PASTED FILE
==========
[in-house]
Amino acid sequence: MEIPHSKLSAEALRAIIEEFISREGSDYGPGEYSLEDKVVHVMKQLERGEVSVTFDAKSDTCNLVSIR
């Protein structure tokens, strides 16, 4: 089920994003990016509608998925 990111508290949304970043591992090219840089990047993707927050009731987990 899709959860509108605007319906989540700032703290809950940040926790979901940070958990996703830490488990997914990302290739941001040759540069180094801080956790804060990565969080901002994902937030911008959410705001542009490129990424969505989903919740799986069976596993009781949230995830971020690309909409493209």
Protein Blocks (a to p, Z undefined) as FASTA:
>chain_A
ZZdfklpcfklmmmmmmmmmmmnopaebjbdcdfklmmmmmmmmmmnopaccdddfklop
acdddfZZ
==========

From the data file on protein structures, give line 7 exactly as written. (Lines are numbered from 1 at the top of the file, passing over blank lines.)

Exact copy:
acdddfZZ